Protection necessary after death threats
Mr Justice Eady has continued an injunction banning the media from publishing information about the new identity and whereabouts of Maxine Carr after evidence was presented to the Court of “far more explicit” threat to kill her.
The Judge found it was “necessary and proportionate” to continue the order he had made the day before pending a full hearing because there was “clear evidence of danger to the life and physical well-being” of the Claimant.
Matthew Nicklin, for the publishers of the Sun, News of the World and Daily Mirror, said they deplored the death threats and had no intention of breaking the Press Complaints Commission’s code of practice, which protects privacy and outlaws harassment. They did not seek to disturb the temporary ban on information relating to Carr’s new identity and whereabouts.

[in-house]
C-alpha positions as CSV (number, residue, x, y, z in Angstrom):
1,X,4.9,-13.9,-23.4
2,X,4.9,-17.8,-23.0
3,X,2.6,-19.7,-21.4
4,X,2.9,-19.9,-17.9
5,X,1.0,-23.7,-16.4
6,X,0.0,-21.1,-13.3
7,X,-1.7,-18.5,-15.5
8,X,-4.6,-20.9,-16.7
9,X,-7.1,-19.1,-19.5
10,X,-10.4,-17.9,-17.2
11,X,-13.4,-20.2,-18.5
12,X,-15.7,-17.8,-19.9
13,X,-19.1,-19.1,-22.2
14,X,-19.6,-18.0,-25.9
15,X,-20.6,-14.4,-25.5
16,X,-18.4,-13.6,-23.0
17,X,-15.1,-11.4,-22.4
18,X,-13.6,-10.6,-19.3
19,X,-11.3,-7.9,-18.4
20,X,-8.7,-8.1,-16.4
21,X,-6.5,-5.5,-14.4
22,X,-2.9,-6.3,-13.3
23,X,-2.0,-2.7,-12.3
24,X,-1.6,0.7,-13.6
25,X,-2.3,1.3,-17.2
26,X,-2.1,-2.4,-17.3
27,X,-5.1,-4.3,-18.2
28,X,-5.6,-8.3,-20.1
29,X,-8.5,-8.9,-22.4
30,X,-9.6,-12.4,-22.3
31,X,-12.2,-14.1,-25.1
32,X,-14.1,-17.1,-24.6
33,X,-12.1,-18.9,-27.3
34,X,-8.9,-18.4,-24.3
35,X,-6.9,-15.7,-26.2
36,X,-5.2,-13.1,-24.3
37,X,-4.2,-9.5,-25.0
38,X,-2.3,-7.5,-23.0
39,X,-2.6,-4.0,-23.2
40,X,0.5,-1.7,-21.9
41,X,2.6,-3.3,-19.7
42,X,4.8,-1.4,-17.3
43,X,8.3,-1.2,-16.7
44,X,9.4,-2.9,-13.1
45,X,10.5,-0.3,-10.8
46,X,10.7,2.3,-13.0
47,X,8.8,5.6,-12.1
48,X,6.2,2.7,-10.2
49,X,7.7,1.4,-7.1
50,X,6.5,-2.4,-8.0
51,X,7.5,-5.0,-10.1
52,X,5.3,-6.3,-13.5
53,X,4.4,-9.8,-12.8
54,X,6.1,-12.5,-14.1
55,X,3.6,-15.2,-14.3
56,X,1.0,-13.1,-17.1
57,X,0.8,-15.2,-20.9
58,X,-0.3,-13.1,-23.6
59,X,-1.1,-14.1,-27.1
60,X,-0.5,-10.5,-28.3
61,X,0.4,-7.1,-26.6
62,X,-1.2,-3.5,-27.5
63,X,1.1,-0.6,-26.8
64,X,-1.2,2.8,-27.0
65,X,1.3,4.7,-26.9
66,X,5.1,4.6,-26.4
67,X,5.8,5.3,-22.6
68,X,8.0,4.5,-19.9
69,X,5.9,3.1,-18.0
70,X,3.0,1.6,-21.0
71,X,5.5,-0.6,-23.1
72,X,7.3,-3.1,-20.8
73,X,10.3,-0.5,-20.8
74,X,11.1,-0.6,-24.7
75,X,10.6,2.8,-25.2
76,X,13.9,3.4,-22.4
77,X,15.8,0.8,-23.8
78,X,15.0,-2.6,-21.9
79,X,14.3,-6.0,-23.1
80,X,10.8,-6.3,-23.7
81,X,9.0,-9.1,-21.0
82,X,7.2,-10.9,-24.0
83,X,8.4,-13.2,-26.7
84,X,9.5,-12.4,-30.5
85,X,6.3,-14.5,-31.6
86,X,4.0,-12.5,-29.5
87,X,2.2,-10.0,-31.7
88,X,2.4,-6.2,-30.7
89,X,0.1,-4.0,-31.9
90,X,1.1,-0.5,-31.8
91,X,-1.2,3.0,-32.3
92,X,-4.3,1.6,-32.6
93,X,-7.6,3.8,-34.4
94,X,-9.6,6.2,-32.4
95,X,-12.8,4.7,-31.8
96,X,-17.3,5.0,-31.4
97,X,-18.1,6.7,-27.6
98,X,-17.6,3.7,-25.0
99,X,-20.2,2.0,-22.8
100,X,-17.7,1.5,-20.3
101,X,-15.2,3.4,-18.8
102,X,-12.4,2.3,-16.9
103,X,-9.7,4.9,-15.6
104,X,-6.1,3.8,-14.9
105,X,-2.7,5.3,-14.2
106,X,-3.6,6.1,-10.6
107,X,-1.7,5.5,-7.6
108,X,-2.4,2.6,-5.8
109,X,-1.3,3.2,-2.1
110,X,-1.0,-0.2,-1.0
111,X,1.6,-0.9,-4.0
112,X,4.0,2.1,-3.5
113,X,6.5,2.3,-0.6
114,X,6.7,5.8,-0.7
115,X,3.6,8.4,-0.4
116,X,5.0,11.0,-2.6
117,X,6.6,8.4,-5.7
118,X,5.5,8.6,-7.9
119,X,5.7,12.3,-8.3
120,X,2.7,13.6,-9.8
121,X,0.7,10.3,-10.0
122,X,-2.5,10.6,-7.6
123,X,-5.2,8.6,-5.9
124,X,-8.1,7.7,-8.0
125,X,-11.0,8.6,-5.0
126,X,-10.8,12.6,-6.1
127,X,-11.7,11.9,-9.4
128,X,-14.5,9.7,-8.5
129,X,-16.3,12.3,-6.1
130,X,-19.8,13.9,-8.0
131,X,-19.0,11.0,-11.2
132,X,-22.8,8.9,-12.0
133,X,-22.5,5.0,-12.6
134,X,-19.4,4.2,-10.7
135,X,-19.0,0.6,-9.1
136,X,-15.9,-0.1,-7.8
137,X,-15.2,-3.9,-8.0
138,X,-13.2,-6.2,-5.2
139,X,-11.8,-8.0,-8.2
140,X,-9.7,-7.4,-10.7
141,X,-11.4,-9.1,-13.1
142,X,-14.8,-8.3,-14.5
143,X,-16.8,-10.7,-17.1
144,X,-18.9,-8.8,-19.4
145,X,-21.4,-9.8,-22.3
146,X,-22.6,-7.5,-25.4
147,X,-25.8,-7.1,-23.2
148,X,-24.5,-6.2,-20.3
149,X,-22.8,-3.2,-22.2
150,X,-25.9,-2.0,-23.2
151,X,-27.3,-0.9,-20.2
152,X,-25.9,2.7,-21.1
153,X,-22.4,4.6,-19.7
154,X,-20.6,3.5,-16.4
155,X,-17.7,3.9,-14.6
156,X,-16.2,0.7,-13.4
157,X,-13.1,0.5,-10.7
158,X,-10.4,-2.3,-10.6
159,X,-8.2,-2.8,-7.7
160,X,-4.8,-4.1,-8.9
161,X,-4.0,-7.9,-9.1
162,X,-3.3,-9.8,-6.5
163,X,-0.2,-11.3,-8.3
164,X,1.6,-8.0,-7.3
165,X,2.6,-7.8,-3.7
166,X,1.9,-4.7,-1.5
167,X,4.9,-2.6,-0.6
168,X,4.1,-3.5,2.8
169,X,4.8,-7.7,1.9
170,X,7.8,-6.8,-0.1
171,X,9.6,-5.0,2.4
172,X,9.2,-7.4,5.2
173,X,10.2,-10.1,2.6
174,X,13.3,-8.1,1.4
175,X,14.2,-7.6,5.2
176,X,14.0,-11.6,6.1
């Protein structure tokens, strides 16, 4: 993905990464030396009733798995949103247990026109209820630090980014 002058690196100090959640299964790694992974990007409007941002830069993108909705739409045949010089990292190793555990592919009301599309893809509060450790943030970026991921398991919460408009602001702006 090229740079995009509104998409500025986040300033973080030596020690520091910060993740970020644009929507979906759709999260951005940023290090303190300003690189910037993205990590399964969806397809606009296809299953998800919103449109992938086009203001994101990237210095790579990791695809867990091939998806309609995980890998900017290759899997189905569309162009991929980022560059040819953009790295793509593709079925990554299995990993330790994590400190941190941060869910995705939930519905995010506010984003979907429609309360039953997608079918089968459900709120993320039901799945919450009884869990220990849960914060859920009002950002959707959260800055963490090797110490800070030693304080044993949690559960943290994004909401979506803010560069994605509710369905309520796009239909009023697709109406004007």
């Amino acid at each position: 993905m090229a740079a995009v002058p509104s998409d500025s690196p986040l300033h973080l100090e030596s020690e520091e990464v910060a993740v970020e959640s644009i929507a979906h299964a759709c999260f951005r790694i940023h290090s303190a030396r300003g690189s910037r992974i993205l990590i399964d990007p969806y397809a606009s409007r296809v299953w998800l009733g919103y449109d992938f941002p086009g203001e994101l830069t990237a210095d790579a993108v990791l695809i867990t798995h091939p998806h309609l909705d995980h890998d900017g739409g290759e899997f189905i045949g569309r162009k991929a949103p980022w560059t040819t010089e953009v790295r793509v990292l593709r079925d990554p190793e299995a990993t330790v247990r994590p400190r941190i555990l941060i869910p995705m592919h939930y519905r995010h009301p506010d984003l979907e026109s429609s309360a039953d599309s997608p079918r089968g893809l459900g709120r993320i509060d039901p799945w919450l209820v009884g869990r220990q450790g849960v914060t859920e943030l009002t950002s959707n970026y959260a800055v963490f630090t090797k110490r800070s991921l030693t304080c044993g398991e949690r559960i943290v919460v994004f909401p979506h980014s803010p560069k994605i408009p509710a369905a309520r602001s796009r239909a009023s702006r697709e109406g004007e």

But he argued that lawyers for the Claimant had failed to abide by the provisions of s.12 Human Rights Act which required that the media be given notice of the application for an injunction. The newspapers also argued that a ban on “soliciting” information about Carr went too far. The media needed to know what she was doing so that it could apply for the injunction to be lifted if necessary.
However, the Judge refused to lift the ban on soliciting information, saying that “where such grave issues are at stake” the risk to Carr’s life should be reduced even if it could not be eliminated altogether.
Godwin Busuttil appeared for The Daily Telegraph, which maintained a neutral stance.